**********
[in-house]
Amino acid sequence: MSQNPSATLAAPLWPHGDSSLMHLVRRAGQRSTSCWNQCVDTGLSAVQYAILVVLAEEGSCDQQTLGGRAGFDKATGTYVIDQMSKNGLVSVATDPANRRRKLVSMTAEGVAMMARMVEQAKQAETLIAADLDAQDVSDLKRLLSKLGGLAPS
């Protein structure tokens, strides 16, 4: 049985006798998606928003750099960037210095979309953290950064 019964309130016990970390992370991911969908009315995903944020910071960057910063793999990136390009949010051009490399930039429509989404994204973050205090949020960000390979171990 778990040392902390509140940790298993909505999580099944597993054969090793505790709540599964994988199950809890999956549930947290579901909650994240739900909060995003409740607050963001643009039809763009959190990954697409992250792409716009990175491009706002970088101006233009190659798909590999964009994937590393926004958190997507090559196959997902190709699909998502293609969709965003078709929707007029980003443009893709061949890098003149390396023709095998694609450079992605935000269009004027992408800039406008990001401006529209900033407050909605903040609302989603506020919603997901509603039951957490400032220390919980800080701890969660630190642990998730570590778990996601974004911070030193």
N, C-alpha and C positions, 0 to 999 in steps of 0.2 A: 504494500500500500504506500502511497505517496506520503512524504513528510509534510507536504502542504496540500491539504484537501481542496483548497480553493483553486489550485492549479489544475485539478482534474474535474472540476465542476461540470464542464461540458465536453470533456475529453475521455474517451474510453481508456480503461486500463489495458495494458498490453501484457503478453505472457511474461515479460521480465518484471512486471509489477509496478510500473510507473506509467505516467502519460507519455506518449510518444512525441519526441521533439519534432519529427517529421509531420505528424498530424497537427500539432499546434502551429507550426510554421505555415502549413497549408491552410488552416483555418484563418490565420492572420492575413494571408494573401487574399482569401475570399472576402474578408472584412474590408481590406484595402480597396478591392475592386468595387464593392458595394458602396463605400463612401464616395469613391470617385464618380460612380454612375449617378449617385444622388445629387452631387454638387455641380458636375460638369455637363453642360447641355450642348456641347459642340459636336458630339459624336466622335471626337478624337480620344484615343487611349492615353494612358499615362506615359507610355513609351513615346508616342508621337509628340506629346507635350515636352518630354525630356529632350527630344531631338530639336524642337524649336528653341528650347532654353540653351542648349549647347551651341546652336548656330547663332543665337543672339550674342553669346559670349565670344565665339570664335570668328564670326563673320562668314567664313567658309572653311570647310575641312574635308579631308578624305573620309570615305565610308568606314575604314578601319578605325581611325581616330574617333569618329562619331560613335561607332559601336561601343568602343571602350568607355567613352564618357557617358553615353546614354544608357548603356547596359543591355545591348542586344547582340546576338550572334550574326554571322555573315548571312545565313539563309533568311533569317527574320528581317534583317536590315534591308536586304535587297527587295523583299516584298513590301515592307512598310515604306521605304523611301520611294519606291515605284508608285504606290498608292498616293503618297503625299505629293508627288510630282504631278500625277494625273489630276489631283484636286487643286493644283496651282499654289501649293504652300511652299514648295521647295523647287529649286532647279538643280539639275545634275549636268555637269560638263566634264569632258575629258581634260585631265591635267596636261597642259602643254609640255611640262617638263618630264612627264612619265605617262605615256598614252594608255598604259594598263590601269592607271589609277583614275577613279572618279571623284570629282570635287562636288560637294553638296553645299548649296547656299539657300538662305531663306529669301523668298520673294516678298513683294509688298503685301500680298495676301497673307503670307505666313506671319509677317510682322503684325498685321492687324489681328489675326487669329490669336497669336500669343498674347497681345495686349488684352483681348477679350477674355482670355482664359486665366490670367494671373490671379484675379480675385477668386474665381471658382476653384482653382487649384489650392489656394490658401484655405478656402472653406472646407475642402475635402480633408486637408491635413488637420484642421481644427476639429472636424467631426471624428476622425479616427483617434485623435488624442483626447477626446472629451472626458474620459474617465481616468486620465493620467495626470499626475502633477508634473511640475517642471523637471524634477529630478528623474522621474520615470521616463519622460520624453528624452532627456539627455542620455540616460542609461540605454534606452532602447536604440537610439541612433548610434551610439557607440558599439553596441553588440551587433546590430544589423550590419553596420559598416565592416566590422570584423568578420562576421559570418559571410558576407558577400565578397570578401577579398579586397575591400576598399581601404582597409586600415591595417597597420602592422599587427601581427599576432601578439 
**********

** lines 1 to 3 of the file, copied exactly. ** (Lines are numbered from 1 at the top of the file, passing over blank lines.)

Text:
[in-house]
Amino acid sequence: MSQNPSATLAAPLWPHGDSSLMHLVRRAGQRSTSCWNQCVDTGLSAVQYAILVVLAEEGSCDQQTLGGRAGFDKATGTYVIDQMSKNGLVSVATDPANRRRKLVSMTAEGVAMMARMVEQAKQAETLIAADLDAQDVSDLKRLLSKLGGLAPS
């Protein structure tokens, strides 16, 4: 049985006798998606928003750099960037210095979309953290950064 019964309130016990970390992370991911969908009315995903944020910071960057910063793999990136390009949010051009490399930039429509989404994204973050205090949020960000390979171990 778990040392902390509140940790298993909505999580099944597993054969090793505790709540599964994988199950809890999956549930947290579901909650994240739900909060995003409740607050963001643009039809763009959190990954697409992250792409716009990175491009706002970088101006233009190659798909590999964009994937590393926004958190997507090559196959997902190709699909998502293609969709965003078709929707007029980003443009893709061949890098003149390396023709095998694609450079992605935000269009004027992408800039406008990001401006529209900033407050909605903040609302989603506020919603997901509603039951957490400032220390919980800080701890969660630190642990998730570590778990996601974004911070030193």